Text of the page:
Worldwide Experience in the Creation of Areas for Conservation
By Douglas Tompkins
"I have taken part in the legislation involved in the creation of dozens of national parks and the pattern is always the same. When you propose the creation of a park, visit the area and present the case to the local inhabitants, they will threaten to strangle you. Then you go back 5 years later and they will tell you it is the most wonderful thing that has happened to them."
Morris Udall (U.S. Congress Legislator for 30 years)
"I have had first-hand experience with regards to local opposition to national parks, even smaller parks; it is valuable knowledge. This opposition has been there in 95% of the battles for national parks that I have participated in; for example, in North Cascades, Olympics (in its expansion of 1976), Hell's Canyon Recreation Area (it is not a national park—even though it should be—but the principle is the same, a great reserve that was previously open to total exploitation), ALL the great parks in Alaska... not to mention the hundreds of campaigns in natural areas since the 1960s. In fact, local opposition has been so universal that I tend to take it as a given, almost as an axiom in the politics of land protection in the USA... a law of nature, perhaps."
Brock Evans (the main lobbyist for Sierra Club, Audubon, in Washington, D.C.; he is a member of the Restoration Council, and throughout his life has taken part in all sorts of conservationist battles. He is, perhaps, the most experienced living conservationist in the United States.)
These statements, by two highly experienced veteran conservationists, one of them a lobbyist in Washington, the other a long-term member of the US Congress, show experiences that the Conservation Land Trust (CLT) has also witnessed first-hand.
Our 16 years of experience in Chile have shown that local resistance to conservation is nothing more than a temporary opposition that must be seriously addressed, but directly so, through a process of clear programs that can win over the trust of the local populace. CLT has also observed that conservation projects are conflictive by nature and that with time, local opposition becomes unconditional support. Today nobody would even think of disaffecting Nahuel Huapi, Los Glaciares or Iguazú National Parks, to name a mere three protected areas in Argentina. The Perito Moreno Glacier, the Iguazú falls, the amazing scenery of Perito Moreno National Park in Santa Cruz province, or even the most recent addition to the Argentina National Parks Administration Monte León N. P. are by now national monuments well engraved in the Nation's psyche. They are PATRIMONY.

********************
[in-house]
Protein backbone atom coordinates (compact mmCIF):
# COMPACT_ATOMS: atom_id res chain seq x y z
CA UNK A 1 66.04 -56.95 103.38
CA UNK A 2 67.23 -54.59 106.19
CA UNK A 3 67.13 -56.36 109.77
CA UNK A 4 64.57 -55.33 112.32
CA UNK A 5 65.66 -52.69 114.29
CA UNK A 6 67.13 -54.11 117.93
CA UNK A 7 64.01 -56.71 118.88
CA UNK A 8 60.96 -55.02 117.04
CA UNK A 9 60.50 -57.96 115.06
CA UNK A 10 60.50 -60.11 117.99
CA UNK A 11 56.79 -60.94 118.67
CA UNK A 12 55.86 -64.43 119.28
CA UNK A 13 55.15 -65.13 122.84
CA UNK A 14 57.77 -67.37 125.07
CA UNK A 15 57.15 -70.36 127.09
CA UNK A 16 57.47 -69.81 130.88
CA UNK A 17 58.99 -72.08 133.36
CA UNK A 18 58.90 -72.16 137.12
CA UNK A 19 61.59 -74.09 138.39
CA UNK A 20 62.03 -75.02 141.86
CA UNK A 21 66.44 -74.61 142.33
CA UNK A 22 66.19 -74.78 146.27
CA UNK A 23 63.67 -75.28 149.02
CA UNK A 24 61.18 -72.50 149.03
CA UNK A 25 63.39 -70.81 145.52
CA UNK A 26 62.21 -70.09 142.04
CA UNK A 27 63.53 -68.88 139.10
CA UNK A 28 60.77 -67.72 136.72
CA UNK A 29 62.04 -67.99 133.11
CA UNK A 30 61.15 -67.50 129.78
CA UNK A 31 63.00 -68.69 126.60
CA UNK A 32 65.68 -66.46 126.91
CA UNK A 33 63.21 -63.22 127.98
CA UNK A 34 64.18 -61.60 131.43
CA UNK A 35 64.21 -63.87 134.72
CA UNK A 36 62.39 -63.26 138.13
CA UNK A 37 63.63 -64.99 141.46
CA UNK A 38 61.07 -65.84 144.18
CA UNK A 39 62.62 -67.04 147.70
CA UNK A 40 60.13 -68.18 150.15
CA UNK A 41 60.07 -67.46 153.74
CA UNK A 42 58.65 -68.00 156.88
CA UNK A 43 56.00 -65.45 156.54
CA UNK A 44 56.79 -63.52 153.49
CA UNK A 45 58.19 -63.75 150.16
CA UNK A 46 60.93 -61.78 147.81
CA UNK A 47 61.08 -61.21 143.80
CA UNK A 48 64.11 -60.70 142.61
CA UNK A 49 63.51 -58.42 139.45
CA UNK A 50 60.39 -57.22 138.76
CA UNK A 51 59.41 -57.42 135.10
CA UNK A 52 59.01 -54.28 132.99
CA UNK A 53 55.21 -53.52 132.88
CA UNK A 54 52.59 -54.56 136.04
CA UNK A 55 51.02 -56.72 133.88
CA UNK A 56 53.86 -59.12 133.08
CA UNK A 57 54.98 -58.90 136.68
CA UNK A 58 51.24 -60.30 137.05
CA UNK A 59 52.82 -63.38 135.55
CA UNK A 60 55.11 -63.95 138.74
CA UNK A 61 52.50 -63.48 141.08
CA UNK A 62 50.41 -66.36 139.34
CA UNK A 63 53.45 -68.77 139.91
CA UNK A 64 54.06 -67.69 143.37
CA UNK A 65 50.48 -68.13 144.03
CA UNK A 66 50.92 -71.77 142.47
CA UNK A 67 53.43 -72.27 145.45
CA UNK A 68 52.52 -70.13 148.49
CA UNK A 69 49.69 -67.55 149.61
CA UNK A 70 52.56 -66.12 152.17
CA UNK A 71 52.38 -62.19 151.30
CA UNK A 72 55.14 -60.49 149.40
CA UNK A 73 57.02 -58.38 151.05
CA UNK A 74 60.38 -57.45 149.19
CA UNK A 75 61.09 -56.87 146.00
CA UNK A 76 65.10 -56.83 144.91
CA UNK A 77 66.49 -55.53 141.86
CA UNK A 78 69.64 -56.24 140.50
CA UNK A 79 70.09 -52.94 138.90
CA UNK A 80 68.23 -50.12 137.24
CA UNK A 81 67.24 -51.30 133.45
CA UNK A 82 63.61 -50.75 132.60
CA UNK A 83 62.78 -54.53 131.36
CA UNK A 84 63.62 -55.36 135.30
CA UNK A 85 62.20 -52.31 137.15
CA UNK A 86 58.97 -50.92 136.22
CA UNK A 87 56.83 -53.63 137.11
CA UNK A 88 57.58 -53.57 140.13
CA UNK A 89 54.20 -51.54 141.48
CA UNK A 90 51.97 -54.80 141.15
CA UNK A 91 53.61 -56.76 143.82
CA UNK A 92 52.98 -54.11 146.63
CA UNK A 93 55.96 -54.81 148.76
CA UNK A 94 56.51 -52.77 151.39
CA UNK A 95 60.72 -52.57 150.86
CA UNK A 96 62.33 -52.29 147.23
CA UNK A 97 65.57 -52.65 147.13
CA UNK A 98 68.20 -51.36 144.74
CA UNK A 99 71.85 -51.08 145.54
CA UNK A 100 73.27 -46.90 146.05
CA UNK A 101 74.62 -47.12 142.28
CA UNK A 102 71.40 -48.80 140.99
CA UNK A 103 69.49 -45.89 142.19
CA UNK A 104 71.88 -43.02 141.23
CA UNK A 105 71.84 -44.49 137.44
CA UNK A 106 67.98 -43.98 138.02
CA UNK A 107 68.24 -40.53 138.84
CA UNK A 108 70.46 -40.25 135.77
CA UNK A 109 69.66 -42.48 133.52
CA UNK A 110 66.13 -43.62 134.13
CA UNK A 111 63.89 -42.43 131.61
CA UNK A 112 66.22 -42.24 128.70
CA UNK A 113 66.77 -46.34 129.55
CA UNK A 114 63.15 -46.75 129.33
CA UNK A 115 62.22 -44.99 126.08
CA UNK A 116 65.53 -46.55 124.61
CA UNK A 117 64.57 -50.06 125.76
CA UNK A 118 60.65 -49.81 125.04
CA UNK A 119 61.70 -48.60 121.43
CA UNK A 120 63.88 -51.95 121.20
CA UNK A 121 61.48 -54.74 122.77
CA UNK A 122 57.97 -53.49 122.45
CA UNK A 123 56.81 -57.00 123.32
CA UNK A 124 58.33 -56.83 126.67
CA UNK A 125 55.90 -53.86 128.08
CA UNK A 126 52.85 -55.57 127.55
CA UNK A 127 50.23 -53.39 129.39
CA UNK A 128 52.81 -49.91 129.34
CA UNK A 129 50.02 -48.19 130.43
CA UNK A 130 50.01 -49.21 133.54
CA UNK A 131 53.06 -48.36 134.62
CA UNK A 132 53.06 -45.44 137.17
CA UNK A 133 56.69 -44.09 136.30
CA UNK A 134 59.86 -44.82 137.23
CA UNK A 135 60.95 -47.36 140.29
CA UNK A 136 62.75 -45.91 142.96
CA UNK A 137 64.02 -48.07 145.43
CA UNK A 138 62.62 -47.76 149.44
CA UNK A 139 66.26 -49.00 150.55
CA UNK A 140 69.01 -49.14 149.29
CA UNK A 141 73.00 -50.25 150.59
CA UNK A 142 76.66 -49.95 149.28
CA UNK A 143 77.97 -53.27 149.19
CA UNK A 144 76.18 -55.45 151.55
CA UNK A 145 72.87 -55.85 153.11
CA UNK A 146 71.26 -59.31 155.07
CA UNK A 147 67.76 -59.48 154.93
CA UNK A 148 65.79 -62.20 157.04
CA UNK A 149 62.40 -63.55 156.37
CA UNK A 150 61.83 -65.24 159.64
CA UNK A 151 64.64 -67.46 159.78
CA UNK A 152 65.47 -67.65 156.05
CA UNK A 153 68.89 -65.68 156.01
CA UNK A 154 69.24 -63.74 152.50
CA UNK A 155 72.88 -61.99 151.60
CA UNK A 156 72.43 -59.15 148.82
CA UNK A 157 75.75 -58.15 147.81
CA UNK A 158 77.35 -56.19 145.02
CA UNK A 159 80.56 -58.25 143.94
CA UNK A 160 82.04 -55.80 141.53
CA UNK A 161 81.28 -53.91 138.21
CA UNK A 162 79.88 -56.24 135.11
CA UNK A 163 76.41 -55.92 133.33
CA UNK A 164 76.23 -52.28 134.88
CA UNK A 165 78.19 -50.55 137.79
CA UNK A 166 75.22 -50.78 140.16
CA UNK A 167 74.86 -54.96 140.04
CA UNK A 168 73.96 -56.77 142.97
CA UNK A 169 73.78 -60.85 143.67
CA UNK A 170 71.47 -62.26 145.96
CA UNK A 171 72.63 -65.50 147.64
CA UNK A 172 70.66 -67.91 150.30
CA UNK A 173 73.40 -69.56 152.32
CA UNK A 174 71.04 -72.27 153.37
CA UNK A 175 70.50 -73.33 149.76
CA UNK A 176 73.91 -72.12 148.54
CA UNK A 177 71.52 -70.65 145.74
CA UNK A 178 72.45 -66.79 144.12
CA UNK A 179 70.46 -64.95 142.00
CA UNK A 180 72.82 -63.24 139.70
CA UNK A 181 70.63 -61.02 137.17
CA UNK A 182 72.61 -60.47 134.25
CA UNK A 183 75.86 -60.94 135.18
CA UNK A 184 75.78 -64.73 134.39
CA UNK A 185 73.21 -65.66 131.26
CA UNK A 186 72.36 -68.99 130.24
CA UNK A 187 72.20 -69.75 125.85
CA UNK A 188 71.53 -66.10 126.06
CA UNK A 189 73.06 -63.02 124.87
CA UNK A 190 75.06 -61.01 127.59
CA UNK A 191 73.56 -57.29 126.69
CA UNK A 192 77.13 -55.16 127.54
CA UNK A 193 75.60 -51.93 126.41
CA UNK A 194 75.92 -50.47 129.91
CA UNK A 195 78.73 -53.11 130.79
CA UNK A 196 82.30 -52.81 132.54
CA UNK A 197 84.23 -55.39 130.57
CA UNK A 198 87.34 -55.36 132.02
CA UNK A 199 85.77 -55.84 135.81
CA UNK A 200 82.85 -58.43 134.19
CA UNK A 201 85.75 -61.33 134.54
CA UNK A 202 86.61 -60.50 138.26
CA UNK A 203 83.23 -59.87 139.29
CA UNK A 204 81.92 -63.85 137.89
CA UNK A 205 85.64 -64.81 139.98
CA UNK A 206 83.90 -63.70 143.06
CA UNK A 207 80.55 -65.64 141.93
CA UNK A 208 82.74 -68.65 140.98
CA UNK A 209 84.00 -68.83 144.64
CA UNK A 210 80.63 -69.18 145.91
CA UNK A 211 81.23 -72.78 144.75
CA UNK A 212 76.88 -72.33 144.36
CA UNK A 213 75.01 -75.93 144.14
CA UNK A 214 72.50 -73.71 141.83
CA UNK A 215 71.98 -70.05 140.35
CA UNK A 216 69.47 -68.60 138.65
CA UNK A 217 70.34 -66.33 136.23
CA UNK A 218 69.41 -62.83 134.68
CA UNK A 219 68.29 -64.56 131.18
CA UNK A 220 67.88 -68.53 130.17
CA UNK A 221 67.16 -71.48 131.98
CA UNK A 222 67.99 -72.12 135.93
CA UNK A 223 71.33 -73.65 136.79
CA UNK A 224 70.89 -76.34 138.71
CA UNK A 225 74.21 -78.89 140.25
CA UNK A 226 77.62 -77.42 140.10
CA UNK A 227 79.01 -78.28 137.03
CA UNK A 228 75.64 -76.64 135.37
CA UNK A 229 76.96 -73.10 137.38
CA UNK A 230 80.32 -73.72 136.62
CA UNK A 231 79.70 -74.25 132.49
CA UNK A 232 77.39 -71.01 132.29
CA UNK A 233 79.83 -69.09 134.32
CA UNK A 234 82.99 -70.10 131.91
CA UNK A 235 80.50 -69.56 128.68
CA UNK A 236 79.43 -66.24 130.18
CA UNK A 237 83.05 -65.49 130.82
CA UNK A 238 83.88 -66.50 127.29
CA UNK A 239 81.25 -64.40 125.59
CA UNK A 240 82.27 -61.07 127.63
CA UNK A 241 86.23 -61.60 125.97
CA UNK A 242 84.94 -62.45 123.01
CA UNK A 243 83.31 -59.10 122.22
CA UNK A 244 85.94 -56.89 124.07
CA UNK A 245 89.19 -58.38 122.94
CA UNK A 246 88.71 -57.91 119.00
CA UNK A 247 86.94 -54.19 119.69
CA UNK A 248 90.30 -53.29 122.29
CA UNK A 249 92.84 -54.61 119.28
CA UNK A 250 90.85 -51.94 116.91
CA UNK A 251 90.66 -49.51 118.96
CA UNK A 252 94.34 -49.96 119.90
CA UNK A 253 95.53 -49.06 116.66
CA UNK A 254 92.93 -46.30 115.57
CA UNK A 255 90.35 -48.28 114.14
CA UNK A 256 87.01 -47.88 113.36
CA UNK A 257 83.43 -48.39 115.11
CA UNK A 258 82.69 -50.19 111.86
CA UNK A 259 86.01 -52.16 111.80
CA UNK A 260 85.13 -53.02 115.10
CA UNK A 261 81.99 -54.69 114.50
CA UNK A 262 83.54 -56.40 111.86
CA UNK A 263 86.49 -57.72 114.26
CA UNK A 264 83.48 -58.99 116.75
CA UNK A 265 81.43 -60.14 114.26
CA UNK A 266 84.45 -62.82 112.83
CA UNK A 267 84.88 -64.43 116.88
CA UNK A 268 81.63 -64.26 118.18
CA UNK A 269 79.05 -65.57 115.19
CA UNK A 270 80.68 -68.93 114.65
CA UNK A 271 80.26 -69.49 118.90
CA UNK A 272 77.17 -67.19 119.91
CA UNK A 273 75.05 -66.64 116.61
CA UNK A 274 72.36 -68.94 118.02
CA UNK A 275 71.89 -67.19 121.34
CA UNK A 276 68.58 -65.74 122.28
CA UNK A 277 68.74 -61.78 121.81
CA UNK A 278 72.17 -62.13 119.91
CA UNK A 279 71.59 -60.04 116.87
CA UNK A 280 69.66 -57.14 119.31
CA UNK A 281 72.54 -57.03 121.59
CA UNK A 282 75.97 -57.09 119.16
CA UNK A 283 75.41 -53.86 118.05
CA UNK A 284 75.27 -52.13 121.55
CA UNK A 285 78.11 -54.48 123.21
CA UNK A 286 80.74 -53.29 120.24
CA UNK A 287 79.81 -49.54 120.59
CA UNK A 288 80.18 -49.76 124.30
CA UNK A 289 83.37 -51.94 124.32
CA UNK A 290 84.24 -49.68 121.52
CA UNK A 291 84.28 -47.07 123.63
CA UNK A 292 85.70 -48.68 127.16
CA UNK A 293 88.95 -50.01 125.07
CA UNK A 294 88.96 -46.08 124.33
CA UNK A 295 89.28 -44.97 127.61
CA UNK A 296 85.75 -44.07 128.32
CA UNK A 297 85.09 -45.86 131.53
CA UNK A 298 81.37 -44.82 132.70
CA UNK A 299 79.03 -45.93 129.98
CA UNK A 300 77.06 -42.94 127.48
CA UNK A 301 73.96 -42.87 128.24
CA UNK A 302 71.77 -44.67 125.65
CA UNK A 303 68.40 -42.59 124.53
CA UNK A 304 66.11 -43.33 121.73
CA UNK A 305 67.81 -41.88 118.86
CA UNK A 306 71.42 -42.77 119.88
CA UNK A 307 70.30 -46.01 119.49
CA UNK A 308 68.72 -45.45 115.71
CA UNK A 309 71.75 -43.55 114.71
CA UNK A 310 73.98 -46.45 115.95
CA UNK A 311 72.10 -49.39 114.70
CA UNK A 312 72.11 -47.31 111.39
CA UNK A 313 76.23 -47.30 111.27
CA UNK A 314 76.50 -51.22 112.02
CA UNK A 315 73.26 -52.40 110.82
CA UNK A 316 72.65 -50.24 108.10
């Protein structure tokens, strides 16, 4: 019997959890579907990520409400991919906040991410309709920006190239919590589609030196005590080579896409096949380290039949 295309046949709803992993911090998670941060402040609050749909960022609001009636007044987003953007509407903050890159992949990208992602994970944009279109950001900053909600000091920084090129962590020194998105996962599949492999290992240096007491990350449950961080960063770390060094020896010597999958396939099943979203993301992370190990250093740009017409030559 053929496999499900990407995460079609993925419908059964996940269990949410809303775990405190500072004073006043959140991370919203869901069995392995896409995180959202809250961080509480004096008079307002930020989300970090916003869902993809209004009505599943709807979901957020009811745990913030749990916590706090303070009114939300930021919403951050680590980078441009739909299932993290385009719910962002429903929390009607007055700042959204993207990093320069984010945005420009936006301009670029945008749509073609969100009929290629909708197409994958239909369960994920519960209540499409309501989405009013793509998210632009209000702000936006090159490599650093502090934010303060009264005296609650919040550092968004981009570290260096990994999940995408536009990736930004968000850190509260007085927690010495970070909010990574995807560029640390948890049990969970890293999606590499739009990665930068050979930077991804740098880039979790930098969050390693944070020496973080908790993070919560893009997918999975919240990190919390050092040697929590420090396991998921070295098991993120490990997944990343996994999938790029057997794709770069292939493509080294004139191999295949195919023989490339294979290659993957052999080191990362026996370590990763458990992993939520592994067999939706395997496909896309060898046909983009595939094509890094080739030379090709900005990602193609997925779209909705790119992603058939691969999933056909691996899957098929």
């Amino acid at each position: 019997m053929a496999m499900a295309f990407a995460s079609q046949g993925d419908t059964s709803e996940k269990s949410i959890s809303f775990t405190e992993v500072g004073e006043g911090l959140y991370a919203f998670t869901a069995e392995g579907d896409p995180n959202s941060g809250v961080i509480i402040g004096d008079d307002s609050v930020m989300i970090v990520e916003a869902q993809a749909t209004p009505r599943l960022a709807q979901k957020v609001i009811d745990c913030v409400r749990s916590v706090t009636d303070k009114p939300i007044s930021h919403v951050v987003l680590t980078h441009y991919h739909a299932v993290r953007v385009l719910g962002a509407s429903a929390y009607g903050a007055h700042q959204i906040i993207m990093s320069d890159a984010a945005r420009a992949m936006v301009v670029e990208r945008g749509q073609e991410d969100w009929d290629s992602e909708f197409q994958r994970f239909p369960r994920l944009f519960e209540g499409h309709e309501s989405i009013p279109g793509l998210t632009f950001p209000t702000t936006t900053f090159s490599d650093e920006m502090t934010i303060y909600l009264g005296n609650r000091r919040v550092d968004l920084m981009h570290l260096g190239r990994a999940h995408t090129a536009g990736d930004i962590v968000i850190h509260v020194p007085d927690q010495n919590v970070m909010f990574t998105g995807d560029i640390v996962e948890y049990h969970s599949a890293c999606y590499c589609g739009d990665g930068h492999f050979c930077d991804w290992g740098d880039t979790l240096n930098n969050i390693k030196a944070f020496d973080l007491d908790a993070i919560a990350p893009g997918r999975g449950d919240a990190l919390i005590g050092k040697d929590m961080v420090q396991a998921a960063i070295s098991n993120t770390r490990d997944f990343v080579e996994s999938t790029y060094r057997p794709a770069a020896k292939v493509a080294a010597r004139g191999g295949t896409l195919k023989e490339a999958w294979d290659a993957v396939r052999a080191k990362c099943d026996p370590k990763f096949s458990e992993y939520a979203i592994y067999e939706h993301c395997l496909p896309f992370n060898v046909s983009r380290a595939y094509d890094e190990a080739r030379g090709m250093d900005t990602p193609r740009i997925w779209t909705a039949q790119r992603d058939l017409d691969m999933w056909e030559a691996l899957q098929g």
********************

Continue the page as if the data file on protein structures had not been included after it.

The real meaning of patriotism is loyalty towards the land on which a nation is settled, and conservation is the most elemental for of patriotism. Even though it takes time for this concept to take root in the national conscience, it first arrives by hand of those who have found profound humane necessity in having a healthy, vibrant natural environment, whose spiritual, emotional and vital nutrient—the centre of native cultures worldwide—is now a pressing subject that concerns all societies, both urban and rural.
In the creation of every one of the 77 national parks of the United States there has been conflicts and opposition from the most diverse range of developers or created economic interests. Some of these oppositions took up to sixty years (!) to be overcome before the creation of the park was possible. It is worth mentioning that for each of these parks there existed some form of private philanthropic help, either total or partial.
It is important to understand that this local opposition is normal; it comes attached to the land itself, and in a sense, is part of the process. In many cases conservationists—especially those who are unaware of the history behind the efforts towards conservation in other places or countries—feel intimidated by the opposition and conflicts they generate and lose confidence in the idea that their projects are viable and reachable. It is our wish at CLT that the members of our team and those who support us to be aware of this and that not only they feel confident but also that they understand that it is part of the challenge to find the particular arguments that will help us win over the local support for each of our conservationist projects. To conclude, local support is the key to success, but it requires time, patience and good manners as well as perseverance and dedication.